Staff Publications

Staff Publications

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    'Staff publications' is the digital repository of Wageningen University & Research

    'Staff publications' contains references to publications authored by Wageningen University staff from 1976 onward.

    Publications authored by the staff of the Research Institutes are available from 1995 onwards.

    Full text documents are added when available. The database is updated daily and currently holds about 240,000 items, of which 72,000 in open access.

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Record number 537910
Title Impact of Skin Microbiome on Attractiveness to Arthropod Vectors and Pathogen Transmission
Author(s) Verhulst, Niels O.; Boulanger, Nathalie; Spitzen, Jeroen
Source In: Skin and Arthropod Vectors / Boulanger, Nathalie, London : Academic Press Elsevier - ISBN 9780128114360 - p. 55 - 81.
DOI https://doi.org/10.1016/B978-0-12-811436-0.00003-4
Department(s) Laboratory of Entomology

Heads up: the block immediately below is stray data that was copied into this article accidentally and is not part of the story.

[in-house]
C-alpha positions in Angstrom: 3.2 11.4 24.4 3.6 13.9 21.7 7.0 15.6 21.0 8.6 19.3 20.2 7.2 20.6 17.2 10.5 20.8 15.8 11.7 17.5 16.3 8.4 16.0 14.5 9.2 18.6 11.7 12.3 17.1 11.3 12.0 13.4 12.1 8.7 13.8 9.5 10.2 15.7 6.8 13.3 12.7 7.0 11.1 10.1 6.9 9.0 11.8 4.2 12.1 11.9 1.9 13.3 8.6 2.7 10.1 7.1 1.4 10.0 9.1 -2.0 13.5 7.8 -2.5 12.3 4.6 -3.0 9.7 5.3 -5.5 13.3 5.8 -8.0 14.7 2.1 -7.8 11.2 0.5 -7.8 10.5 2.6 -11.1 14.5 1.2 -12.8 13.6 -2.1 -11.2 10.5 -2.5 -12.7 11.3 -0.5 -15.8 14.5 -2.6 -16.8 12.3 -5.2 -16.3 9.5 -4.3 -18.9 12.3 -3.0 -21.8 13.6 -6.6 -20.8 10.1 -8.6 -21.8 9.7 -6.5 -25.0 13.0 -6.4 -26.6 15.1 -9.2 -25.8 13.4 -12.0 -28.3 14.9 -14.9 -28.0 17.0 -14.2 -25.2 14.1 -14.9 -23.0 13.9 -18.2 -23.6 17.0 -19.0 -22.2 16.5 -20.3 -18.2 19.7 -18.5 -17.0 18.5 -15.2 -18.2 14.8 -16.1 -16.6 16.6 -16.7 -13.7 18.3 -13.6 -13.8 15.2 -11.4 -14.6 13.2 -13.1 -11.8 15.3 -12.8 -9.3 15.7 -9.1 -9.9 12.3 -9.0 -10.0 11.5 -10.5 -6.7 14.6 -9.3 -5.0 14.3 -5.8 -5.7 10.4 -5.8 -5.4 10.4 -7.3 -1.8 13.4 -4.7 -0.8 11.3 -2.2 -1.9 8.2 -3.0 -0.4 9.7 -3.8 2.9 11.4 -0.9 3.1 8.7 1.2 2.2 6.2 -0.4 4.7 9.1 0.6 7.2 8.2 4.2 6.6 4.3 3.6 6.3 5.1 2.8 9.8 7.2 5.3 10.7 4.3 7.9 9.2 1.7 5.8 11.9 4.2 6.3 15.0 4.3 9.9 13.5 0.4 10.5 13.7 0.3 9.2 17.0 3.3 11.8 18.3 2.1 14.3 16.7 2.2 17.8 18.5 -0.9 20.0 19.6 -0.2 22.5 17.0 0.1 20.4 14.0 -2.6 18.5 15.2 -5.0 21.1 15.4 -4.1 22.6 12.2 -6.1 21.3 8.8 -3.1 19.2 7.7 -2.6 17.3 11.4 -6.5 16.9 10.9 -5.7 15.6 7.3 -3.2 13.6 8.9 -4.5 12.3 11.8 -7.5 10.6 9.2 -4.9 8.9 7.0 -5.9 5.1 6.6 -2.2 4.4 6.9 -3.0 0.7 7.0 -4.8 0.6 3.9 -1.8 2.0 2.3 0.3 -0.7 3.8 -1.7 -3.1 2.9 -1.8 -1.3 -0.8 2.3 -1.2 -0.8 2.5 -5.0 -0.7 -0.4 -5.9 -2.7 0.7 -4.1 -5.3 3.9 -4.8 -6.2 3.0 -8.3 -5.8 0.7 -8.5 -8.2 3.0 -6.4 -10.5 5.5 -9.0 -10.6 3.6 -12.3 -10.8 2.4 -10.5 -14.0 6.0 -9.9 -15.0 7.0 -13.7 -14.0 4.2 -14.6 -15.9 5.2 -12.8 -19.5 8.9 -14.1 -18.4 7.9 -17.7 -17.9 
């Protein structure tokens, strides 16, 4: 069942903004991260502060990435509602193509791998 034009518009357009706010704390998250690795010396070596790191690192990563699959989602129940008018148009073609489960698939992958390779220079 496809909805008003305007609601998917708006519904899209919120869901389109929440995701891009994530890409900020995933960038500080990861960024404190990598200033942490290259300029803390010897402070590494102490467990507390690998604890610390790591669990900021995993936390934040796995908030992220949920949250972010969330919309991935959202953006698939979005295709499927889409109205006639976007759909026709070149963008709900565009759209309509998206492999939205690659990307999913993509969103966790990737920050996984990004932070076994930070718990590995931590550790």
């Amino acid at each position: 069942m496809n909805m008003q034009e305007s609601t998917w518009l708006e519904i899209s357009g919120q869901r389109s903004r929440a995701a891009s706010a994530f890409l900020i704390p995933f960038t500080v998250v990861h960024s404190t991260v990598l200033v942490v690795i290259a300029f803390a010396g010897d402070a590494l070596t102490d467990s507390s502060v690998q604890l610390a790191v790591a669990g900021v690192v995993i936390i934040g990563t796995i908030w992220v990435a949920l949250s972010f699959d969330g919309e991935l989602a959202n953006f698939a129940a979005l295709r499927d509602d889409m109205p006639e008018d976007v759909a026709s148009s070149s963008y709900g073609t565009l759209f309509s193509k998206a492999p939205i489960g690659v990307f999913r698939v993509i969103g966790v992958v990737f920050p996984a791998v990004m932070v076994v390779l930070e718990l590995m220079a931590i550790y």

Publication type Peer reviewed book chapter
Publication year 2018
Keyword(s) Attractant - Behavior - Host finding - Host preference - Odors - Olfaction - Olfactometer - Repellent - Skin microbiota
Abstract Many hematophagous arthropods are vectors of diseases. They find their host using a range of cues, of which carbon dioxide is often crucial. Especially for arthropods that have a specific host preference, skin volatiles play an important role when they search for their host. By volatile collection followed by gas chromatography, hundreds of skin volatiles can be identified of which a large subset is produced by skin bacteria. The olfactory response of the arthropod to these compounds can be evaluated with electroantennograms, in olfactometers and (semi-)field settings. The identification and evaluation of these compounds has led to the development of novel attractants or repellents and can be used in vector monitoring and intervention programs. More recently, the skin microbiome has been shown to play a role in the attractiveness of a host to arthropods by the metabolome released by resident skin bacteria. The microbiota might also be important on the direct transmission of pathogens by arthropods at the skin interface. This second aspect is largely unexplored.
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